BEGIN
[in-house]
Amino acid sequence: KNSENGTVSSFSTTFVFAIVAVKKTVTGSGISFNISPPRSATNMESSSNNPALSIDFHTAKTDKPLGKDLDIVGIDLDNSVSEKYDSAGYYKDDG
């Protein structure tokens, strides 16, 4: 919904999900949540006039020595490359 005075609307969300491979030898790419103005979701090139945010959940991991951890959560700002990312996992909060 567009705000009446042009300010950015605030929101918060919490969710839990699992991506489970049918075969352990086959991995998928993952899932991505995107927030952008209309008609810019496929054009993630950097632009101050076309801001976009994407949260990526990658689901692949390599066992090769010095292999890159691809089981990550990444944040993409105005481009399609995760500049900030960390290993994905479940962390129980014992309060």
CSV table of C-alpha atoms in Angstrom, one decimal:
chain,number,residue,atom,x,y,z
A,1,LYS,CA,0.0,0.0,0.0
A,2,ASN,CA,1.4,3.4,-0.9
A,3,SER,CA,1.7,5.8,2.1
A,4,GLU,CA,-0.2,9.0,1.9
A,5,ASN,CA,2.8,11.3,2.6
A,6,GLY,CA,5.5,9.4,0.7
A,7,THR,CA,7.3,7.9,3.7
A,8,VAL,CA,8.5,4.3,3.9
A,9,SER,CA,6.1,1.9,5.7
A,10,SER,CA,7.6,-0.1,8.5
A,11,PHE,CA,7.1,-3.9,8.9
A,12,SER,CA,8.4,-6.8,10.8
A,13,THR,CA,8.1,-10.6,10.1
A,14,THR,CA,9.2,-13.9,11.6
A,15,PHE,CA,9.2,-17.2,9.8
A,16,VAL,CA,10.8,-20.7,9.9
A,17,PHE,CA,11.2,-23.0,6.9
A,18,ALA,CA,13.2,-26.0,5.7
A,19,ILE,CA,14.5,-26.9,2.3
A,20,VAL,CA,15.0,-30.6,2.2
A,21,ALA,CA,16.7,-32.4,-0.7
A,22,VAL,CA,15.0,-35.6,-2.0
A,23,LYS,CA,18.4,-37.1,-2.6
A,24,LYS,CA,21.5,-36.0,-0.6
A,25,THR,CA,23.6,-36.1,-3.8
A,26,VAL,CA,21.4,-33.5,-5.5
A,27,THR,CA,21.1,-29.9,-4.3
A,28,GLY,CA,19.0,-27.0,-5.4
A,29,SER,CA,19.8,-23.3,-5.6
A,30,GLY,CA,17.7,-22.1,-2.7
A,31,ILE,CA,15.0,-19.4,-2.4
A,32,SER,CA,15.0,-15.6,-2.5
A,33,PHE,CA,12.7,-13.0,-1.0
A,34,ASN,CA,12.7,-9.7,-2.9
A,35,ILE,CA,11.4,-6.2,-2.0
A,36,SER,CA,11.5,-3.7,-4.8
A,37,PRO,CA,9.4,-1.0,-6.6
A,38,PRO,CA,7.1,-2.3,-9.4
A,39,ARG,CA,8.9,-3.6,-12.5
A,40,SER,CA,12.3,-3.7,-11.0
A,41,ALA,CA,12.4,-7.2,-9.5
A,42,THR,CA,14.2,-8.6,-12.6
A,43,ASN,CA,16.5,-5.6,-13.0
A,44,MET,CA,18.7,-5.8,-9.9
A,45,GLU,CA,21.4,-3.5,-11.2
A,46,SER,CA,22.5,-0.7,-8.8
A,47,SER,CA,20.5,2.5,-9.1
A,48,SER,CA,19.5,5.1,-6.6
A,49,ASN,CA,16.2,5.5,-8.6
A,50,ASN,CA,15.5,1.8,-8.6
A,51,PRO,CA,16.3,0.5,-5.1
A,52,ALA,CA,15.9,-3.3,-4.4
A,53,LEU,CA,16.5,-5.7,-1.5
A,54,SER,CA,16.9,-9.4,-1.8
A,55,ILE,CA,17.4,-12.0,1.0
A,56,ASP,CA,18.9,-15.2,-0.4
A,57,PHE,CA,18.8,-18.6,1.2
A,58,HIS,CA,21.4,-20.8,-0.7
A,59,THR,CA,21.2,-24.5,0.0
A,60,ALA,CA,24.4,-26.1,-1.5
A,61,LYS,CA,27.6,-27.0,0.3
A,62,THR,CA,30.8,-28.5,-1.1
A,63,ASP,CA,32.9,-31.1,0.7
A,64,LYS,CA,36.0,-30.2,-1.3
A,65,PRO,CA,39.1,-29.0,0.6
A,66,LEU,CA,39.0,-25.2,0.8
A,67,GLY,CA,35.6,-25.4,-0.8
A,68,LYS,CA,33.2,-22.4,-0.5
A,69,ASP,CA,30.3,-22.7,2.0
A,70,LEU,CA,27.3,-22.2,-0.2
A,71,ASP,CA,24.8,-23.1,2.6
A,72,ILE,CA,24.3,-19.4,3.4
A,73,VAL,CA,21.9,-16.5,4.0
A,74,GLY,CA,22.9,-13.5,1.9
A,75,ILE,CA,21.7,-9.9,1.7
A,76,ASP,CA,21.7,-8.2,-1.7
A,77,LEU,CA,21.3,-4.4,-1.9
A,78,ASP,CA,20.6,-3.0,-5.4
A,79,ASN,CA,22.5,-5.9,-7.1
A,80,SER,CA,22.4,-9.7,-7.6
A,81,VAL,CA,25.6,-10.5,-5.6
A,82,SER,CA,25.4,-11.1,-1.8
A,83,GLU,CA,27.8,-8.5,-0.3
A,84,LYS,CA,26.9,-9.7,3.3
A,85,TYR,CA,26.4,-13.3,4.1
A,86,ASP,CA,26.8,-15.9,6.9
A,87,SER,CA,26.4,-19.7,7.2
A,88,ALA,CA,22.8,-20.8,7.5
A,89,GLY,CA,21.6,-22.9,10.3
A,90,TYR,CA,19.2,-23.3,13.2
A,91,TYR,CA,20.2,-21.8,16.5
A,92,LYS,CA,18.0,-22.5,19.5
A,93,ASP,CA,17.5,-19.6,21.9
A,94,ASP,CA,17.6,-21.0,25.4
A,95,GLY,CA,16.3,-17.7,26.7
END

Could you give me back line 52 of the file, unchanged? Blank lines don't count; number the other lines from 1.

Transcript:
A,47,SER,CA,20.5,2.5,-9.1